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Creatively Ageing – From New Zealand to Scotland

An afternoon of presentations, performance and discussion

Tuesday 18 September 2pm - 4.30pm

City of Edinburgh Methodist Church

25 Nicolson Square, Edinburgh EH8 9BX

Together with Age Scotland and The Ageing Lab, we're delighted to welcome inspirational speaker Billie Jordan, founder of New Zealand's The Hip Op-eration Crew. 

Join us for this exhilarating afternoon where we explore some of the best examples of arts and older people including Billie's fascinating journey, alongside dance performance by Edinburgh Dance Base's PRIME and a panel discussion on themes of arts, ageism, barriers and representation. 

This event is free and will be of particular interest to older people's groups and organisations, arts organisations, and individuals and organisations working with older people. Places are limited so advance booking is essential. 

Please book your place via Eventbriteor alternatively contact Luminate by phone  0131 668 8066  or by email

Refreshments will be provided. Please inform us of any access requirements you may need in advance of the event.


After surviving an abusive childhood and repeated trauma in the Christchurch Earthquake in New Zealand, Billie Jordan used these experiences as a catalyst for improving the lives of people in her community. She established The Hip Op-eration Crew; a hip hop dance group consisting of members aged 73 to 98 years old. Billie was the New Zealand Woman of the Year in 2017, is a recipient of a Queen’s Honour (MNZM) and received the New Zealander of the Year award in the Local Hero category in 2015. She is the star of an award winning feature documentary called Hip Hop-eration. Hear the inspiring story of how Billie changed the lives of her older neighbours and how they changed hers.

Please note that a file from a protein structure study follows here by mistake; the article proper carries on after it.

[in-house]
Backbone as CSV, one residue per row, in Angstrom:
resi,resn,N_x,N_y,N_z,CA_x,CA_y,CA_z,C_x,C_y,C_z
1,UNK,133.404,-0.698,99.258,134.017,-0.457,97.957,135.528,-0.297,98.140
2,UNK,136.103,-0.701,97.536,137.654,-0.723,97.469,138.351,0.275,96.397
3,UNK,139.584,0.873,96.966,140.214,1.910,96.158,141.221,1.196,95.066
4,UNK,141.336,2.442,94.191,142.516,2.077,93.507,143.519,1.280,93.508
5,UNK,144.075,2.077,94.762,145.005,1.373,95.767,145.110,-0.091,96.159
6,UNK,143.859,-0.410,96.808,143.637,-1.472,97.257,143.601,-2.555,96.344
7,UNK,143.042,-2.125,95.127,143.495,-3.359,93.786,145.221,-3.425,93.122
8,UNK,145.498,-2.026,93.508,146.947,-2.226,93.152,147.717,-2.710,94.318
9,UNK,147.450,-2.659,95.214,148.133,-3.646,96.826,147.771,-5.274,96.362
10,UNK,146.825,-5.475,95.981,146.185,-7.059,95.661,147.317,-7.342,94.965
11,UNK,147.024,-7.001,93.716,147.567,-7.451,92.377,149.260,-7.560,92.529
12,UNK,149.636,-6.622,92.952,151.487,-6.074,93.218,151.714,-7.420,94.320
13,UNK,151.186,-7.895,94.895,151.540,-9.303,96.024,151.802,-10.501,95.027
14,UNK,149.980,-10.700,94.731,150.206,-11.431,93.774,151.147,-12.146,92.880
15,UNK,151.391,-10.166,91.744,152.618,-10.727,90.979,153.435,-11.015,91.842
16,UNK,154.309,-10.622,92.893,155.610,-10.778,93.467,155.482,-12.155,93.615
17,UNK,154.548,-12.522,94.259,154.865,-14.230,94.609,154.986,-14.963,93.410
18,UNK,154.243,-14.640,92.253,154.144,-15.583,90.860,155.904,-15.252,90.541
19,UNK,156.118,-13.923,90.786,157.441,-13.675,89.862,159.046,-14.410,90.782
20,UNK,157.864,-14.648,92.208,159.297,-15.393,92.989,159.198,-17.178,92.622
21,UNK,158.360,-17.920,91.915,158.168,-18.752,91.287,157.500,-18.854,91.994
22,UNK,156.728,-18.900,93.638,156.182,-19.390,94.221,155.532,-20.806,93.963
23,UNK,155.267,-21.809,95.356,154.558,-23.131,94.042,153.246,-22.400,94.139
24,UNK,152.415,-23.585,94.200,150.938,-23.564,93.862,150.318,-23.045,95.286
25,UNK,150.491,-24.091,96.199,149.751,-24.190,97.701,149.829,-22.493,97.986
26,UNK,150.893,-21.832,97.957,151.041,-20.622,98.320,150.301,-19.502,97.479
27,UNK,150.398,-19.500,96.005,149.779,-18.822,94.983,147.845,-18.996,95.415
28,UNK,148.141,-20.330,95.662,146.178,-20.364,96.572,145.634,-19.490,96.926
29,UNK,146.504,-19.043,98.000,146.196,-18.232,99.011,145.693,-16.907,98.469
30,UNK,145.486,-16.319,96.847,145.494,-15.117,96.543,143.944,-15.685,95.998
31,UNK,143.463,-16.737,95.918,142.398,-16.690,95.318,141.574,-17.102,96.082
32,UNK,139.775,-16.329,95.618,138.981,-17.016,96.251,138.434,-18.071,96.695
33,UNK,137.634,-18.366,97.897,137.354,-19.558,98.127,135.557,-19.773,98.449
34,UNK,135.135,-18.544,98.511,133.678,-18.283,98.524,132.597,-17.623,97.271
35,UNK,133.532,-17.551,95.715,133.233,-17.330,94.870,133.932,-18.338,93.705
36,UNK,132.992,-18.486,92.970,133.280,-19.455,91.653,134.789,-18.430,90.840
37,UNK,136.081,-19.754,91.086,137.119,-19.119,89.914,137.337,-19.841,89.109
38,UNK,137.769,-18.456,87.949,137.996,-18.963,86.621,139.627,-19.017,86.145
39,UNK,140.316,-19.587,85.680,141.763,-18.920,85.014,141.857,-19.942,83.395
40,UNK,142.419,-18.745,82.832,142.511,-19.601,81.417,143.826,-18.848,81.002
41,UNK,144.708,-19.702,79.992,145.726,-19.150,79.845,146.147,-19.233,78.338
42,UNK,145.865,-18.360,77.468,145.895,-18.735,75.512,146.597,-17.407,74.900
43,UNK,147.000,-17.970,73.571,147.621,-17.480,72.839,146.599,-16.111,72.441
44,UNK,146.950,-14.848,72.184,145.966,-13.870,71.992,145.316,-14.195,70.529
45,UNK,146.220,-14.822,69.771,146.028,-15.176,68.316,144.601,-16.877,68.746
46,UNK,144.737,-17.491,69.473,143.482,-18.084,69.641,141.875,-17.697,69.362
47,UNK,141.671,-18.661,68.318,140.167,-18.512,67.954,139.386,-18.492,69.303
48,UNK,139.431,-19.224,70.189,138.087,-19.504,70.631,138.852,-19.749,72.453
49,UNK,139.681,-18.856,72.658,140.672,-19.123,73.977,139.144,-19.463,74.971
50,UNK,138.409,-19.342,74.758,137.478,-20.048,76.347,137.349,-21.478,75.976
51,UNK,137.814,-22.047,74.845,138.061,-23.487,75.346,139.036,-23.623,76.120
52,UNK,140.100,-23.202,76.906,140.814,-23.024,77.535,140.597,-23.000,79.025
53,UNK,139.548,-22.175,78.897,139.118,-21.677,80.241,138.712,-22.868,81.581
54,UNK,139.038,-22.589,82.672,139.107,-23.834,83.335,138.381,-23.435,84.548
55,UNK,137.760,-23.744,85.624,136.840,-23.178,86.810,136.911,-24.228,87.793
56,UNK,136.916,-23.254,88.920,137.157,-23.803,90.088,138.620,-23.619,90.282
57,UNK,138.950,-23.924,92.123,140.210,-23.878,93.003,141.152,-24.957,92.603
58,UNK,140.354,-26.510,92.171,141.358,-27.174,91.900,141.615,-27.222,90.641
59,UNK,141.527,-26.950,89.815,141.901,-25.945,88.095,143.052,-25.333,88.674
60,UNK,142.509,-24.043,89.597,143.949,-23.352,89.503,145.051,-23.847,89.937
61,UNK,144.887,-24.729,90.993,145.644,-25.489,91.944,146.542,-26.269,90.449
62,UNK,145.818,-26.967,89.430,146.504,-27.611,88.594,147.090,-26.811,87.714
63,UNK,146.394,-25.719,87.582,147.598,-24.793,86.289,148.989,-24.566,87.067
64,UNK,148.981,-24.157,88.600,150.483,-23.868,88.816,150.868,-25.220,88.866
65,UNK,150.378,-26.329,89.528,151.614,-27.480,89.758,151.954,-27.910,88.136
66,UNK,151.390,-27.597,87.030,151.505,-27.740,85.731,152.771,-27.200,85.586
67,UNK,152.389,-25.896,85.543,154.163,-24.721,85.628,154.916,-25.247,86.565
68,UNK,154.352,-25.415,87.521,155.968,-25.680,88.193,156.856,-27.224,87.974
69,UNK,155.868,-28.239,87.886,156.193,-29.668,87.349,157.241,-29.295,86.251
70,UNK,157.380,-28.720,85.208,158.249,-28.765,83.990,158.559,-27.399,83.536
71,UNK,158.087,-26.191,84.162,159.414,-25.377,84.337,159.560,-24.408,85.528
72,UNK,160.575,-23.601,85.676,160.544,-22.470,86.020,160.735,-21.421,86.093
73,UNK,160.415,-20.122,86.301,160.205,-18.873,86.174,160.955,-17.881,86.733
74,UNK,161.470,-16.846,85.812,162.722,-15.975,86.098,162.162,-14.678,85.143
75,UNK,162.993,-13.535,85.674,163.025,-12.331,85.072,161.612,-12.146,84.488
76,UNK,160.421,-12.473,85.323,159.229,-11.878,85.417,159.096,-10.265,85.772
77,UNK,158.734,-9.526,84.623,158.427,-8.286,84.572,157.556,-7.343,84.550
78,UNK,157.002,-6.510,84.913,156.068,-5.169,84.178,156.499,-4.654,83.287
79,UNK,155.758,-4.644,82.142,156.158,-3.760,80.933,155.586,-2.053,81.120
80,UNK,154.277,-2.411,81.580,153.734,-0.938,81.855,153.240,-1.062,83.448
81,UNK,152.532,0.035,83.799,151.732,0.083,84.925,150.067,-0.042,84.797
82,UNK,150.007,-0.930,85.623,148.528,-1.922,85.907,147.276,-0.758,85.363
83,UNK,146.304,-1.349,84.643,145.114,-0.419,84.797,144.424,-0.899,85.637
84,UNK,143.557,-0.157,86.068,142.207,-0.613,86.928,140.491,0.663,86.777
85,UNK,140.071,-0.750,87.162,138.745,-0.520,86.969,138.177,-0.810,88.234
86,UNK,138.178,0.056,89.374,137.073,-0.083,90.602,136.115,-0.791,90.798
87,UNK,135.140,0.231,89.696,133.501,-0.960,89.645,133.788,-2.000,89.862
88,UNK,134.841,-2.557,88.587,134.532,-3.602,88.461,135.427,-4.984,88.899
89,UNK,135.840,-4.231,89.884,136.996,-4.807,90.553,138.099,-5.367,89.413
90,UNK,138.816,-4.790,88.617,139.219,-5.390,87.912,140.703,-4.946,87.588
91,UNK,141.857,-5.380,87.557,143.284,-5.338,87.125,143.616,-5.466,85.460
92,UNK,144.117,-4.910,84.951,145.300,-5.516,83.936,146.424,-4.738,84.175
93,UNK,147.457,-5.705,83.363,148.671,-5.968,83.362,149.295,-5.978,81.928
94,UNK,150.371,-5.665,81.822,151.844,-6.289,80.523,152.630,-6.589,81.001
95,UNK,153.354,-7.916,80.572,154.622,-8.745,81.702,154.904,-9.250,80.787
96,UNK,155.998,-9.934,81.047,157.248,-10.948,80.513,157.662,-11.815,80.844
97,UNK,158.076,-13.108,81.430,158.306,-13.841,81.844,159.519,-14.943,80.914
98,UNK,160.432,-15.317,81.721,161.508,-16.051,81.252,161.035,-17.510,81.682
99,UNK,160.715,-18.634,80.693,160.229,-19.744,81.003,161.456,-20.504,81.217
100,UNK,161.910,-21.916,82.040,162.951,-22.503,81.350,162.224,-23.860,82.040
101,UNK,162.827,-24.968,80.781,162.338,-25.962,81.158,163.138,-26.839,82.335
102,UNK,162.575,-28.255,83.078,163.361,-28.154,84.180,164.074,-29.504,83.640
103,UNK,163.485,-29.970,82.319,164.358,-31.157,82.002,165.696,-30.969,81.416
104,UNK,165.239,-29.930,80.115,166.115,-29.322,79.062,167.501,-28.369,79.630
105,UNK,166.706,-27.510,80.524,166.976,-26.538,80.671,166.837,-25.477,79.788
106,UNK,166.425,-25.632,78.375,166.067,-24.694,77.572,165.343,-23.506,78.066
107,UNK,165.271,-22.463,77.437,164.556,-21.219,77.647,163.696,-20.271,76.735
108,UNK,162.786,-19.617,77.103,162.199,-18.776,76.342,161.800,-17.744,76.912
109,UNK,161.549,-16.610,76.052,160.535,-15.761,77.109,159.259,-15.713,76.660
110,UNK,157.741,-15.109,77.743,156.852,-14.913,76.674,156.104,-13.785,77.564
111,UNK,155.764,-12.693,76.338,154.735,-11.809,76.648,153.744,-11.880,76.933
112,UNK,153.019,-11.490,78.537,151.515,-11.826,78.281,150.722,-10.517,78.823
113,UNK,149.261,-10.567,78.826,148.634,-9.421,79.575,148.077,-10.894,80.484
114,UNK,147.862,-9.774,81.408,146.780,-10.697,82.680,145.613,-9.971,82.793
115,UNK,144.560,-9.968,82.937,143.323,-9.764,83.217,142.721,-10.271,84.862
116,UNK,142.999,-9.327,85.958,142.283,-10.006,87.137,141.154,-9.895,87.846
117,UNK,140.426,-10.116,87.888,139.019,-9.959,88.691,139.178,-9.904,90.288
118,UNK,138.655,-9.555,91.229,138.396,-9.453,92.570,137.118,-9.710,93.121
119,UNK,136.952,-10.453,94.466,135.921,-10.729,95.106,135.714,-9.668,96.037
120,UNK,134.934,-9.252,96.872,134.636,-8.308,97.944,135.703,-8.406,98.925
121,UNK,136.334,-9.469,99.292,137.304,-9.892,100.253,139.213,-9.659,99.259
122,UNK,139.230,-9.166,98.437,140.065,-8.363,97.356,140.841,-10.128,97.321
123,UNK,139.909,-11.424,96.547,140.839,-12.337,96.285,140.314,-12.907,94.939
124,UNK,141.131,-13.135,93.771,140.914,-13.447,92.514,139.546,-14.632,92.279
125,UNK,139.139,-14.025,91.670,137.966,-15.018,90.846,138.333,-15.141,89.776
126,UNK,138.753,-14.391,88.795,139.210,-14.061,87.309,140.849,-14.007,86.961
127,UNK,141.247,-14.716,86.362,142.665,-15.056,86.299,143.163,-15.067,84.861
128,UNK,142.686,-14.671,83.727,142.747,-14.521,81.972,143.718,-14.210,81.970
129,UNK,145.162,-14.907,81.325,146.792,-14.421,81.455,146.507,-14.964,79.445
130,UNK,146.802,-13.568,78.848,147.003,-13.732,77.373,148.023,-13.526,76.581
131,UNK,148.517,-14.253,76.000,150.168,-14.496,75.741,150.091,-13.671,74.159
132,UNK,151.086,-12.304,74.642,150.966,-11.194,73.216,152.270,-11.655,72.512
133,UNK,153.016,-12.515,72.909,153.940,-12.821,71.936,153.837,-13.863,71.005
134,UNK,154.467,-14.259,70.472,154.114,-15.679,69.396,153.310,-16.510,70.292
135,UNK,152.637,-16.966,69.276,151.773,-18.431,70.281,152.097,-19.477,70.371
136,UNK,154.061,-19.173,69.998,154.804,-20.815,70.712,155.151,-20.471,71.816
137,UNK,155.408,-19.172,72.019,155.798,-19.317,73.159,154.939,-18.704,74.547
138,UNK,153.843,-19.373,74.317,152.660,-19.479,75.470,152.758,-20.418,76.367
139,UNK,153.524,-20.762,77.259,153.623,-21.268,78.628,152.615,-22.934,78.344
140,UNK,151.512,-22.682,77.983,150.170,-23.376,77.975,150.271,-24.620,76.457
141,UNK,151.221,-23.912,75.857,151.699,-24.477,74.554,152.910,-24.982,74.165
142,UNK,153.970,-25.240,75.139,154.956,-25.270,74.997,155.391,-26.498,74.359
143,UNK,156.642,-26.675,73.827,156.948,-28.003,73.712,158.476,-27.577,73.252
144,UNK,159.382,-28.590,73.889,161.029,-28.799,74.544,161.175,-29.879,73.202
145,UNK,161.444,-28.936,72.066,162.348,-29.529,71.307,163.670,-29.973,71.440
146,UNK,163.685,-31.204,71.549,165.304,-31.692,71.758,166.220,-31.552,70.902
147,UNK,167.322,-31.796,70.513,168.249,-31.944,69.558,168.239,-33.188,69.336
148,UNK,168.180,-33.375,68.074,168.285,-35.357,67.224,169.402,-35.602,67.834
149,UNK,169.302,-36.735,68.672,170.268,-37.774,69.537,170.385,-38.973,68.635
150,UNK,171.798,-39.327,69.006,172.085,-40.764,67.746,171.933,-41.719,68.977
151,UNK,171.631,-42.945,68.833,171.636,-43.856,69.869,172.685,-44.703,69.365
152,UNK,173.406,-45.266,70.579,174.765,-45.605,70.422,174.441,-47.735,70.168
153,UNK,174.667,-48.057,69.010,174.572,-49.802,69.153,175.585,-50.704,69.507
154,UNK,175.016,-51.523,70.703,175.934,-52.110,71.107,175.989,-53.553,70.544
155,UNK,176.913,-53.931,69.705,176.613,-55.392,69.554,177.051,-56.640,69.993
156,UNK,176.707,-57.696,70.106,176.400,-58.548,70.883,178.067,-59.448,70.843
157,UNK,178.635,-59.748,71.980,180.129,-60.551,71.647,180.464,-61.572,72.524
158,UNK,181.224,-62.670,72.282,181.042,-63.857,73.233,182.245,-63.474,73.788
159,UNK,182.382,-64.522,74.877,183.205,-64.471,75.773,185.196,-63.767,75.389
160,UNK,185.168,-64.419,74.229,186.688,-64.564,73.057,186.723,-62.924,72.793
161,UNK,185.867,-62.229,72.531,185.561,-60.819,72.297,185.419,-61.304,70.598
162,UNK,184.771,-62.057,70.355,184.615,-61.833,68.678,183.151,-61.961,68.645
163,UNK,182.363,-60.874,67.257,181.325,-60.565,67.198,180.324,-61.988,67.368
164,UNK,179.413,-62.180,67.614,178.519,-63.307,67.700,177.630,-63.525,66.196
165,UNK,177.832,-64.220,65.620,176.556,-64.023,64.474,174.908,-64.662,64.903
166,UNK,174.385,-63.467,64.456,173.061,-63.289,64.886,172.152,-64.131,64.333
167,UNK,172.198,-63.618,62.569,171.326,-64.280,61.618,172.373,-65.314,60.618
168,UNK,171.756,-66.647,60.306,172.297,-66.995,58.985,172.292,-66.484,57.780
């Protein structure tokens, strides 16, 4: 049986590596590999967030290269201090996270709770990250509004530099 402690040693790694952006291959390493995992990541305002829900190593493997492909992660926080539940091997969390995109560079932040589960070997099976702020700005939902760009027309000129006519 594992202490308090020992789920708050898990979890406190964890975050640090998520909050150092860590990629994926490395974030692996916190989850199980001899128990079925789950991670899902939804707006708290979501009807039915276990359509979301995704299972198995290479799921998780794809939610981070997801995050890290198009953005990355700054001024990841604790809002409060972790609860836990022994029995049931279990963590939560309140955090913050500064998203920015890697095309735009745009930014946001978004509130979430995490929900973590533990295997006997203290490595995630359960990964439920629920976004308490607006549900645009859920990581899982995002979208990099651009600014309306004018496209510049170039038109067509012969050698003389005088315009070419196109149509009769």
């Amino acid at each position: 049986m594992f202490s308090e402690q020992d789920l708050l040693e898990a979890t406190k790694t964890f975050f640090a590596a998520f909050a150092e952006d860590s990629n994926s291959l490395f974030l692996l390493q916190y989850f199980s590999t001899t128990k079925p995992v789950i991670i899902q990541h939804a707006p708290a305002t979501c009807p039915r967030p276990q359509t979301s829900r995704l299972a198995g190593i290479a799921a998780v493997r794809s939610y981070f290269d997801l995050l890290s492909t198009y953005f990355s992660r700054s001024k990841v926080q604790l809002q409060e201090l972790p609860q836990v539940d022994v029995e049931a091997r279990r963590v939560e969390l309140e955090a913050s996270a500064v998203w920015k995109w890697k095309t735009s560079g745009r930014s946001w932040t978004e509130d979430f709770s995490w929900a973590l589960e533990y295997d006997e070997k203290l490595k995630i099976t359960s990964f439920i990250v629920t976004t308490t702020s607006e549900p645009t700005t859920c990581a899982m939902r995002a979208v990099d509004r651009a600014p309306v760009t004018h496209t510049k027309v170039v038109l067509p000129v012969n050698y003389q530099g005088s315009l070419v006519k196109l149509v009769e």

PRIME is proud to be Scotland's first semi-professional dance company for the over 60s. This dynamic group was chosen by audition in February 2015 by Morag Deyes, Artistic Director of Dance Base and PRIME. Created from a growing need and desire from dancers over 60 to see themselves more widely represented on the stage and in the world of dance, the company were born from a commitment to challenge preconceptions around notions of age, to help establish a culture of dance in Scotland that is truly equal and representative of its population. The company perform progressive and creative choreography and, in doing so, empower seniors to explore new possibilities in life and dance. PRIME challenges assumptions as to who can be a dancer and explores riches in the differences and life experiences of a person, a dancer.


The informal conversation will include arts and older people; ageism in the arts; older people’s representation in the arts, creativity and healthy ageing.

Contributors: the Chair Dr Alan Gow (The Ageing Lab, Heriot Watt University), Brian Sloan (Age Scotland), Morag Deyes, (Artistic Director of Dance Base), Billie Jordan (Director, The Hip Op-eration Dance Academy)

Image: Hip Op-eration Crew Members on Waiheke Island; photo credit: Christine Wilton

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